Education has experienced declining VAP, as has construction, another high employment sector. A possible reason for the declining VAP in these sectors is the wage effect of increased competition for nontradable jobs, because jobs in the tradable sector were flat and the employed population continued to grow. Government VAP is essentially flat, perhaps because the government sector is relatively insulated from the price effects of excess labor supply.
A Brief Summary
In summary, over the past twenty years in the U.S. economy, some parts of the tradable sector grew in value added and employment (e.g., the finance, insurance, and computer systems design industries) whereas others grew in value added but declined in employment (e.g., the electronics and auto industries).
The former are where most of the value-added chain is in the upper range in terms of value added per employee. The latter are sectors, like manufacturing, with a range of value-added components. In these, the lower value added per employee portions moved offshore, causing a decline in employment and leaving the higher value-added parts that remain competitive and thrive by operating in a global economic environment with access to high-growth emerging market economies and expanding commercial and business opportunity.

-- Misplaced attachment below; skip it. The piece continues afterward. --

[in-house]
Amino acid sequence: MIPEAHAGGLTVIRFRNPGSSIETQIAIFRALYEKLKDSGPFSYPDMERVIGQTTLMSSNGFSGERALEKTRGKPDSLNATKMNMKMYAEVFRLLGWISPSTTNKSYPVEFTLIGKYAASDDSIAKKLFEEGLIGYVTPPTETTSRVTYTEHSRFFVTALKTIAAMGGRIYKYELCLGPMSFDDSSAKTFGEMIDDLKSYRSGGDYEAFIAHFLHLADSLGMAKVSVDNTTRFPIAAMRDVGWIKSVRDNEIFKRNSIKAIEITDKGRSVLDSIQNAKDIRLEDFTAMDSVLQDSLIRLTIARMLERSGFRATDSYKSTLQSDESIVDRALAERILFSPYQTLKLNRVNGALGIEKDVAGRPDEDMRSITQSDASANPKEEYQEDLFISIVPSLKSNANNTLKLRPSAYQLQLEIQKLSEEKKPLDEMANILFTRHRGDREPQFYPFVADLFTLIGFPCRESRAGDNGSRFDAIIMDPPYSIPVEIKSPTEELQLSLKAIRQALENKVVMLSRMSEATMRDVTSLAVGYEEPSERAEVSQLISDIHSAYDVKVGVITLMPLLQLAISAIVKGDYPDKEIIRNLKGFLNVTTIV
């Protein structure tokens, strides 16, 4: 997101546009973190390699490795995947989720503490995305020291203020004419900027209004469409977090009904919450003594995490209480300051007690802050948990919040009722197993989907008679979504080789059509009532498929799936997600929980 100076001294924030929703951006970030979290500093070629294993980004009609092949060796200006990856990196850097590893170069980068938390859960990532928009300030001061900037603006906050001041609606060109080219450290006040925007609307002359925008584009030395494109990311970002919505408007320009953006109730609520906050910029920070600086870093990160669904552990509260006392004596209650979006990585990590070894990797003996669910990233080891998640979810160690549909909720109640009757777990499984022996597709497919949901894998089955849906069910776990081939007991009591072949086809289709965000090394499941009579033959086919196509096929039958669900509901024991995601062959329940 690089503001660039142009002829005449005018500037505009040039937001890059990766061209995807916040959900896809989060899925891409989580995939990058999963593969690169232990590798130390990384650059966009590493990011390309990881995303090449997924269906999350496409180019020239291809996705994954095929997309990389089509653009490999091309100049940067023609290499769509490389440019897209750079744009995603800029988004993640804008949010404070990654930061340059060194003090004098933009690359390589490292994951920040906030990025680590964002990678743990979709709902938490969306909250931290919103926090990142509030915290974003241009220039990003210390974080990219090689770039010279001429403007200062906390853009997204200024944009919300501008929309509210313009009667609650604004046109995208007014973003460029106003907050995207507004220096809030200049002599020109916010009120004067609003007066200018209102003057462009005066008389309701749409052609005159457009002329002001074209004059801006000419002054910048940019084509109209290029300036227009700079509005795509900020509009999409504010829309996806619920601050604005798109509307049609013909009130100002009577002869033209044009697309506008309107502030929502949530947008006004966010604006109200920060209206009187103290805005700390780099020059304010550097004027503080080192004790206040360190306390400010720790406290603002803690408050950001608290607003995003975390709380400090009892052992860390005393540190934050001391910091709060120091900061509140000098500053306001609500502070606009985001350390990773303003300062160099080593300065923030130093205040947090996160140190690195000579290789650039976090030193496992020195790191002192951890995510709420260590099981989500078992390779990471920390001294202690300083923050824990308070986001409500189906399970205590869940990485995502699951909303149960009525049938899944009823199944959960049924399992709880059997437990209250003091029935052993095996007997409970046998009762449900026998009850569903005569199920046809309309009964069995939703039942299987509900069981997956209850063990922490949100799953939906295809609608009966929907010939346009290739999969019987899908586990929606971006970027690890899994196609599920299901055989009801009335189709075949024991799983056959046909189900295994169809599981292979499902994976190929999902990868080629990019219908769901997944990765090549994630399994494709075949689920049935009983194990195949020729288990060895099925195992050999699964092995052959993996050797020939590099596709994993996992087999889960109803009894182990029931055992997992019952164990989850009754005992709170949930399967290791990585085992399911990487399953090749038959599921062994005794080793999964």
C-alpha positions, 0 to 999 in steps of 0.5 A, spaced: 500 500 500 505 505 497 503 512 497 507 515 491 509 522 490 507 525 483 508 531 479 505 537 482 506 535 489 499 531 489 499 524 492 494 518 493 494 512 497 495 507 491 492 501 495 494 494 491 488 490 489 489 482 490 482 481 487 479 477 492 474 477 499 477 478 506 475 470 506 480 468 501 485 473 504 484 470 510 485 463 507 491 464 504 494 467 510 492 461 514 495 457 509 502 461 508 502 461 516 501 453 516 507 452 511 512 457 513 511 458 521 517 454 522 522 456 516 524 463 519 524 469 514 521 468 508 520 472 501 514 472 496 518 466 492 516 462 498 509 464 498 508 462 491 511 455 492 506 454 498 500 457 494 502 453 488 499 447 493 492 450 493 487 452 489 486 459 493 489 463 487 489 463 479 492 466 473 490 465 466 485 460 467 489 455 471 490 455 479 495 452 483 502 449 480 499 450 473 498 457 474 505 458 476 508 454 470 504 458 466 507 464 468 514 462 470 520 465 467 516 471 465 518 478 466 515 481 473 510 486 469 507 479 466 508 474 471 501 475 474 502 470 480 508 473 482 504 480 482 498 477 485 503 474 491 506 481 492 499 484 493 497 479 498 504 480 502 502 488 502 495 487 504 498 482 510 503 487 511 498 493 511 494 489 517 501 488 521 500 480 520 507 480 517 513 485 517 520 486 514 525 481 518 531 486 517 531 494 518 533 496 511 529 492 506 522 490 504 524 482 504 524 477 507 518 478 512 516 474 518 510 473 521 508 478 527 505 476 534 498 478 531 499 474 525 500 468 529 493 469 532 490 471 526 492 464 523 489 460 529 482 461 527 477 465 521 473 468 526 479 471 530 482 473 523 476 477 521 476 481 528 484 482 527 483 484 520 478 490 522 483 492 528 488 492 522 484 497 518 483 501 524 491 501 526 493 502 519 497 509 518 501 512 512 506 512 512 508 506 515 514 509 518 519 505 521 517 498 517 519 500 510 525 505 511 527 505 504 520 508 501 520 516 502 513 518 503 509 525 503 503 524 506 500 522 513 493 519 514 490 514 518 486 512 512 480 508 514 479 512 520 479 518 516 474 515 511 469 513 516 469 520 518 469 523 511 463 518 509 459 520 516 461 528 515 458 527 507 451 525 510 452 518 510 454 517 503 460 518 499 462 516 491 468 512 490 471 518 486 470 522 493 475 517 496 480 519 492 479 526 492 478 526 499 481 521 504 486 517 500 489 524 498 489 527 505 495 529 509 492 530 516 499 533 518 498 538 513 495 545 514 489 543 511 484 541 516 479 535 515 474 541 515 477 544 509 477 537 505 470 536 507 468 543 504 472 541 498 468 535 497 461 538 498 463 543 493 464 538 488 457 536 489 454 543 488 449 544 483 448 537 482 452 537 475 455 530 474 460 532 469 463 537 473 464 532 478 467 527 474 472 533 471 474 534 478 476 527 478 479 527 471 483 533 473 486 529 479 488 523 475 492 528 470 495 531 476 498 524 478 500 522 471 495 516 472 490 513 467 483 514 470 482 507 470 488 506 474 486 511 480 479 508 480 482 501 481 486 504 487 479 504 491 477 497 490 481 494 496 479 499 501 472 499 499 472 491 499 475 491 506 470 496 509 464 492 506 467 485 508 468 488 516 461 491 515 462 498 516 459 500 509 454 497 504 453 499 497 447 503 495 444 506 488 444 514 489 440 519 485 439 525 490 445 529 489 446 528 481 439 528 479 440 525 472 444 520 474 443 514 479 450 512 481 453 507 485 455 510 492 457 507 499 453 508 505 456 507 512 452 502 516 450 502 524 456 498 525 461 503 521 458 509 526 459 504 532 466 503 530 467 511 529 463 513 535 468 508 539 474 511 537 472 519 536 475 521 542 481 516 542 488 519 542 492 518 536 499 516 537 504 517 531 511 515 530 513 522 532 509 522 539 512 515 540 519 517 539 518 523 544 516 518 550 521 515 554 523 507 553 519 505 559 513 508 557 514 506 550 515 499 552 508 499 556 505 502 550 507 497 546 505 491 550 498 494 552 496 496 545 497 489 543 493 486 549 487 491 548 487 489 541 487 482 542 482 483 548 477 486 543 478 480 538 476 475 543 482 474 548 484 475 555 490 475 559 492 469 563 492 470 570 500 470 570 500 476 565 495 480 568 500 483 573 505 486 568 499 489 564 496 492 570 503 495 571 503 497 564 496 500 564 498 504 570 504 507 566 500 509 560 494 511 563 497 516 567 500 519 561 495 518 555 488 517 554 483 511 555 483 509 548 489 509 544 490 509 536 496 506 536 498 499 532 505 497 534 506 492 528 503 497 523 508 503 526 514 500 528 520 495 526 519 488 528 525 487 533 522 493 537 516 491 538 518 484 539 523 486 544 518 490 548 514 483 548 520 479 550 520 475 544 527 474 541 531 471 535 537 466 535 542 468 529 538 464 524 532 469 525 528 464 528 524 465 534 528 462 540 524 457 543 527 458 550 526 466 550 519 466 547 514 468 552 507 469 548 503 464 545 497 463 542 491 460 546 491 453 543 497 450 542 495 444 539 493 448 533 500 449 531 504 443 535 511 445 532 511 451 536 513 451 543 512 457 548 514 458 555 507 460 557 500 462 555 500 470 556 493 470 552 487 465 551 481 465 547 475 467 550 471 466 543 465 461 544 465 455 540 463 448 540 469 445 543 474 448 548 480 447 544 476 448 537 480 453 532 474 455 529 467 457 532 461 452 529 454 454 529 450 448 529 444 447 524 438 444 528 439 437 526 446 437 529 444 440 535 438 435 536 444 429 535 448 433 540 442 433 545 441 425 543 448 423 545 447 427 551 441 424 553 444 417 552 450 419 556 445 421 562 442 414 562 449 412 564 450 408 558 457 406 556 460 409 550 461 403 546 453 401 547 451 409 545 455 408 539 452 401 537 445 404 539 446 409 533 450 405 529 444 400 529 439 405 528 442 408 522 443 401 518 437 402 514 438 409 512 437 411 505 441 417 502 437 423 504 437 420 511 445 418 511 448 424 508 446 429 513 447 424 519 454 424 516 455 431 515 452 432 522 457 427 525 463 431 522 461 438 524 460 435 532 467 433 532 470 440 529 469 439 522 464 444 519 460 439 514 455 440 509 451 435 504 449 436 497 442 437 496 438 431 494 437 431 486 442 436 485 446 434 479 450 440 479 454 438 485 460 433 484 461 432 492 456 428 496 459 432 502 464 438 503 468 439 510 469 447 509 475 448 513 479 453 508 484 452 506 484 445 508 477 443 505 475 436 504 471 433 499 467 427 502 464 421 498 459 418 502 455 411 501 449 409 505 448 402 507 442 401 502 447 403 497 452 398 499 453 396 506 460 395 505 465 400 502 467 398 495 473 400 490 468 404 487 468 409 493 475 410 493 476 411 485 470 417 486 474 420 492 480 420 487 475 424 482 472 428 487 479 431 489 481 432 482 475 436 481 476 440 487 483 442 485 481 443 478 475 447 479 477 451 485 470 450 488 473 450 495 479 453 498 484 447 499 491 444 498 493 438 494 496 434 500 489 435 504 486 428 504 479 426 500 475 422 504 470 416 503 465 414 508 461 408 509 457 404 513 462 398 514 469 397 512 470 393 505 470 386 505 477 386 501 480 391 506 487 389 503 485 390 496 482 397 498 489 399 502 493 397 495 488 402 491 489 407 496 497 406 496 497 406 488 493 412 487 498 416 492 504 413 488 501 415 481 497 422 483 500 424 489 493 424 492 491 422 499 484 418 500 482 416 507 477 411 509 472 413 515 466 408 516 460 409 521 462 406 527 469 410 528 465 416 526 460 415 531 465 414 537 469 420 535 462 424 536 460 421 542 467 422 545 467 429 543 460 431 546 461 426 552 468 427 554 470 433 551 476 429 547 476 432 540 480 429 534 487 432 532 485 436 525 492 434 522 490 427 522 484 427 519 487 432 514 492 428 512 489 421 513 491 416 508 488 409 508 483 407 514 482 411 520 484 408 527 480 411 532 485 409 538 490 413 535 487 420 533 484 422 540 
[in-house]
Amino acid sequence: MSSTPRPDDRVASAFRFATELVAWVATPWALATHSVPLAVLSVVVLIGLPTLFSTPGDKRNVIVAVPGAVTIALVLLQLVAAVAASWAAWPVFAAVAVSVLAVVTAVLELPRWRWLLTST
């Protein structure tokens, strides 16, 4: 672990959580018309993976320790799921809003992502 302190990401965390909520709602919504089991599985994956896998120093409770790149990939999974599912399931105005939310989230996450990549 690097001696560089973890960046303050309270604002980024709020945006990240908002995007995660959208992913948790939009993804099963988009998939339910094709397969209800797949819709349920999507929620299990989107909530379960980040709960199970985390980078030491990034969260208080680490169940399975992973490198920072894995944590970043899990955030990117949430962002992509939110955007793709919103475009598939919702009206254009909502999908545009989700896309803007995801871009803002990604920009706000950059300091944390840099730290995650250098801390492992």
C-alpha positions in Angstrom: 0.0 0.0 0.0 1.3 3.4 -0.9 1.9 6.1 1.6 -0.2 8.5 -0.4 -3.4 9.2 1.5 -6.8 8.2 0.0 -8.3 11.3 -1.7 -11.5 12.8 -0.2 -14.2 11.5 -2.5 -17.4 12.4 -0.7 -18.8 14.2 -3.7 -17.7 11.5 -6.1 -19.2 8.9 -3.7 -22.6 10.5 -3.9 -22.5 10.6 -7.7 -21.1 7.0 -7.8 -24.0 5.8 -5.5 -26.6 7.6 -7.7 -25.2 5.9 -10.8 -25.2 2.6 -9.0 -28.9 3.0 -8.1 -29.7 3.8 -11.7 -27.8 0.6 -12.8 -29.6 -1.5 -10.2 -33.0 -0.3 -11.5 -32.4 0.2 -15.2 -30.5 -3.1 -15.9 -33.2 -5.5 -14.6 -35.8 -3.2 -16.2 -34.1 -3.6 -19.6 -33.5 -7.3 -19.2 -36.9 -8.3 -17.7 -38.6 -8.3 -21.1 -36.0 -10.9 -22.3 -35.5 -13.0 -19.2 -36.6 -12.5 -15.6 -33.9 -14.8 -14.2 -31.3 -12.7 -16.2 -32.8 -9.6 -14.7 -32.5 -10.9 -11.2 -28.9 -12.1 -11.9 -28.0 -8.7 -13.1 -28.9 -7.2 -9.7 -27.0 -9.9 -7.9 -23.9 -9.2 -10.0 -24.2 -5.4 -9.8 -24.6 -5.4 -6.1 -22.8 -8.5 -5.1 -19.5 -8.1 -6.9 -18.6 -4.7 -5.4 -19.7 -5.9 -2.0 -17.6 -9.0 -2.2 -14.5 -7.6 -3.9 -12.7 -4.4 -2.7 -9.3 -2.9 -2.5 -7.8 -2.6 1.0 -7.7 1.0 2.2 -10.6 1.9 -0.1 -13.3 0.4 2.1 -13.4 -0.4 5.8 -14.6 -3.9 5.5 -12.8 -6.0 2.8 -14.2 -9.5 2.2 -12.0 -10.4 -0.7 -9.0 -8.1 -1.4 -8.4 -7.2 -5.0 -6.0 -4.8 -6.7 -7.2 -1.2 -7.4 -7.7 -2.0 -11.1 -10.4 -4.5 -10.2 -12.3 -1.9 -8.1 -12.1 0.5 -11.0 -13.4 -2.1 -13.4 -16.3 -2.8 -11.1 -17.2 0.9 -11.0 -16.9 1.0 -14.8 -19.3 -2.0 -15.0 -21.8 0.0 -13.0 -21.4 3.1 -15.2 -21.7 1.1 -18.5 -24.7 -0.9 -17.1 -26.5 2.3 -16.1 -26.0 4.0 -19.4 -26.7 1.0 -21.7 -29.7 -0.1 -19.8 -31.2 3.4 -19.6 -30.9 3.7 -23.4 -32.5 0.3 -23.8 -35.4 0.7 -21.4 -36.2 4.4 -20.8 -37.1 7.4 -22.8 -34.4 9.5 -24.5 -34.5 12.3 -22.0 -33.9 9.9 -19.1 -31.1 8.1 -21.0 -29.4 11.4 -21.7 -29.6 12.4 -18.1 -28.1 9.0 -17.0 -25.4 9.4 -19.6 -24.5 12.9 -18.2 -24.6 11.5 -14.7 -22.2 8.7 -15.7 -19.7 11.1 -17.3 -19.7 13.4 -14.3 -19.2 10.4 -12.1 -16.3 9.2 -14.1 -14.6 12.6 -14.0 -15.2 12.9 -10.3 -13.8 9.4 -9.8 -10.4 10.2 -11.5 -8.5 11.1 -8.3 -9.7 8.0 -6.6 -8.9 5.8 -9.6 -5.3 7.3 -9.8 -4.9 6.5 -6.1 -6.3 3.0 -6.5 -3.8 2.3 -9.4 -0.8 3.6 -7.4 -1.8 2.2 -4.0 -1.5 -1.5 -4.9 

Overall, the tradable sector generated negligible incremental employment. Yet the economy did not have an unemployment problem, at least until the crisis of 2008. The expanding labor force was absorbed in the nontradable sector (roughly 26.7 out of a total of 27.3 million net new jobs), government and health care leading the growth (10.4 million incremental jobs between them). In our view, it is unlikely that this pattern will continue. Chances are good that the pace of employment generation on the nontradable side will slow.
Fiscal conditions, the costs of the health-care sector, a resetting of real estate values, and the elimination of excess consumption all point to the potential for a longer-term structural employment problem. Expanding employment in the tradable sector almost certainly has to be part of the solution. Otherwise, the United States will have a longer-term employment problem.